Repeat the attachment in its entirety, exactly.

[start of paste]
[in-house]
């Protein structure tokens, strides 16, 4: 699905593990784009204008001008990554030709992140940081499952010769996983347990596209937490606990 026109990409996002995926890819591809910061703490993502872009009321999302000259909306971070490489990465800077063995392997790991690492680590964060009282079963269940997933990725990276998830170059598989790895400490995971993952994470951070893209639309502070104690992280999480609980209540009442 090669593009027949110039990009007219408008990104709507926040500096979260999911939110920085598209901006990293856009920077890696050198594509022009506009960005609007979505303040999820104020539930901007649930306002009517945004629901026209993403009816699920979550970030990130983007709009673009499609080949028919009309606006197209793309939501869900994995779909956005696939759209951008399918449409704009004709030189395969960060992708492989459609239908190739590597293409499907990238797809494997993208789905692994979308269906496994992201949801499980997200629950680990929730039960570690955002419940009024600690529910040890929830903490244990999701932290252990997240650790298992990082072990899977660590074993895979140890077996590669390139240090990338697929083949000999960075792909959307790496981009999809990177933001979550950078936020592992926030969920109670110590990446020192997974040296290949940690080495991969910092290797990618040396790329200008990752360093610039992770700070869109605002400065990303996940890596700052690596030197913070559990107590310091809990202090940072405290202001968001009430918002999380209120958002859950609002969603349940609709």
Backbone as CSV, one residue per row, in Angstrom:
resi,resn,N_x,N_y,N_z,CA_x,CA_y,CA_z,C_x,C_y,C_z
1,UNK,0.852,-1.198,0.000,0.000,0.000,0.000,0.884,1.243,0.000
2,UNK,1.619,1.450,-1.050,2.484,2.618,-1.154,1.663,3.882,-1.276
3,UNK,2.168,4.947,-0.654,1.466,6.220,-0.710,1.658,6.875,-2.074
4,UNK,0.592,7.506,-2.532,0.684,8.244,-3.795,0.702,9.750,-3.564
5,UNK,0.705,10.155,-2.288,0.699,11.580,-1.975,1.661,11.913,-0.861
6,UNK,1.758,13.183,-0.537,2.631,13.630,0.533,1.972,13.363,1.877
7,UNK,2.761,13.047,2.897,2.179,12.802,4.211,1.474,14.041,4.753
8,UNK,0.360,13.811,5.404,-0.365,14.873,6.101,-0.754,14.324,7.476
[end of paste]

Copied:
[in-house]
């Protein structure tokens, strides 16, 4: 699905593990784009204008001008990554030709992140940081499952010769996983347990596209937490606990 026109990409996002995926890819591809910061703490993502872009009321999302000259909306971070490489990465800077063995392997790991690492680590964060009282079963269940997933990725990276998830170059598989790895400490995971993952994470951070893209639309502070104690992280999480609980209540009442 090669593009027949110039990009007219408008990104709507926040500096979260999911939110920085598209901006990293856009920077890696050198594509022009506009960005609007979505303040999820104020539930901007649930306002009517945004629901026209993403009816699920979550970030990130983007709009673009499609080949028919009309606006197209793309939501869900994995779909956005696939759209951008399918449409704009004709030189395969960060992708492989459609239908190739590597293409499907990238797809494997993208789905692994979308269906496994992201949801499980997200629950680990929730039960570690955002419940009024600690529910040890929830903490244990999701932290252990997240650790298992990082072990899977660590074993895979140890077996590669390139240090990338697929083949000999960075792909959307790496981009999809990177933001979550950078936020592992926030969920109670110590990446020192997974040296290949940690080495991969910092290797990618040396790329200008990752360093610039992770700070869109605002400065990303996940890596700052690596030197913070559990107590310091809990202090940072405290202001968001009430918002999380209120958002859950609002969603349940609709």
Backbone as CSV, one residue per row, in Angstrom:
resi,resn,N_x,N_y,N_z,CA_x,CA_y,CA_z,C_x,C_y,C_z
1,UNK,0.852,-1.198,0.000,0.000,0.000,0.000,0.884,1.243,0.000
2,UNK,1.619,1.450,-1.050,2.484,2.618,-1.154,1.663,3.882,-1.276
3,UNK,2.168,4.947,-0.654,1.466,6.220,-0.710,1.658,6.875,-2.074
4,UNK,0.592,7.506,-2.532,0.684,8.244,-3.795,0.702,9.750,-3.564
5,UNK,0.705,10.155,-2.288,0.699,11.580,-1.975,1.661,11.913,-0.861
6,UNK,1.758,13.183,-0.537,2.631,13.630,0.533,1.972,13.363,1.877
7,UNK,2.761,13.047,2.897,2.179,12.802,4.211,1.474,14.041,4.753
8,UNK,0.360,13.811,5.404,-0.365,14.873,6.101,-0.754,14.324,7.476